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Checklist: How to winter-proof your rental properties

It is that time of year again! With a distinct chill in the air and dampness on the ground, the cold snap that has hit the country in recent days is likely to persist which will really test your rental properties to the limit. 

With temperatures set to plunge further in the coming weeks, the last thing you want is a phone call from your tenants informing you that there is an emergency just as you are about to set off on your festive break. A few precautions can help avoid this situation.

Making the decision to winter-proof your property can save you time, money and a whole lot of hassle!

Follow these few simple winter-proof steps from Simple Landlords Insurance now to help you avoid becoming the victim of a property disaster this winter.

Prevent burst pipes

A burst pipe caused by frozen water is the number one issue caused by falling temperatures and account for one fifth of insurance claims made by landlords.

This happens most often over winter if a property is empty and the heating is off because it is unoccupied or the tenants have gone on holiday. The water freezes and expands in the pipes, which crack and burst when the weather warms. 

Prevent burst pipes by advising your tenants to keep the heating on low even at night, and especially if they go away on holiday. If they do have a leak, it is their responsibility to report it promptly and your responsibility as a landlord to arrange the repair. If your tenants do find a burst pipe, make sure they can switch the water off immediately at the stop cock to prevent further damage.  

Check your insurance policy

The last thing you want as you are shifting into holiday mode is to discover your tenants are having an emergency. The only thing that’s worse is to later discover that your insurance policy is out of date, or doesn’t provide the cover you need. Make sure your policy is in order and up to date and if you live far away or will be unavailable over Christmas and New Year, consider adding home emergency cover to your policy.

Weather proof your roof

Wind and storm damage can cause some serious damage to your property but insurance policies will only cover this if your property has been reasonably maintained.

Most insurance companies measure storms using the Beaufort wind force scale. It is generally considered highly unlikely that a storm below 52mph would damage a well maintained property. Loose ridge tiles, old fencing probably won’t be covered on your insurance if damaged in winds less that those classed as at storm levels by the Beaufort scale.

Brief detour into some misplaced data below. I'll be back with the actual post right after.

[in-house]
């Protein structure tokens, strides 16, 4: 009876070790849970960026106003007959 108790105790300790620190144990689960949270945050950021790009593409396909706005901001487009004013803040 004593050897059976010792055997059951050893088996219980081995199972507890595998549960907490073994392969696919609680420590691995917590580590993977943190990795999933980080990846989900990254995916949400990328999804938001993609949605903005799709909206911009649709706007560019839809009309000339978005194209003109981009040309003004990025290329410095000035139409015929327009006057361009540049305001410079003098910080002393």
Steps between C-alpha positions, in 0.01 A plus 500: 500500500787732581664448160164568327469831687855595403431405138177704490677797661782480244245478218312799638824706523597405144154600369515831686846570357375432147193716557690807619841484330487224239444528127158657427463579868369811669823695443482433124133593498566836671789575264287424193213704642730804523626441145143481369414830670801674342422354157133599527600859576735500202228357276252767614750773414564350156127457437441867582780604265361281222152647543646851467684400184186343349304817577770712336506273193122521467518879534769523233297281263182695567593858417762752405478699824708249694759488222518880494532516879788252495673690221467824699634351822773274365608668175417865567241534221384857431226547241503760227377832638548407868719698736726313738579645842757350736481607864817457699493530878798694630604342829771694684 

Make sure the heating is working 

By having a draughty, cold property, not only is it uncomfortable for your tenants but it also could lead to a number of problems, including mould, a broken boiler and frozen pipes. 

Take steps to improve your property’s heating by installing insulation, bleeding radiators and installing draught excluders around windows and doors. It’s also a good idea to call a Gas Safe registered engineered to check the boiler is in good working order, before temperatures really plummet. 

Unblock gutters

Although often overlooked, clearing gutters of debris and leaves is crucial, especially in the colder months. Having gutters that don’t drain properly can cause a whole host of problems for your property, like rot, penetrating damp and damage to the foundation caused by water running down external walls. 

If it snows or freezes, a blocked gutter could also come loose from your property, causing even more problems. Check gutters are secured properly, and speak to your tenants about keeping them clear. 

Condensation and mould 

Mould is a nightmare for many landlords, and if ignored for a long time, it can be very difficult to get rid of. Not only is it unsightly, but it can also pose significant health risks especially to people with lung conditions and children, which could threaten your tenancy contract in a worst case scenario. 

During winter, damp and mould can get worse because of condensation caused by things like heated rooms with poor ventilation, or clothes being dried on radiators. Remove any existing patches of mould, and make sure your tenants know how to reduce damp and condensation in the home over winter.

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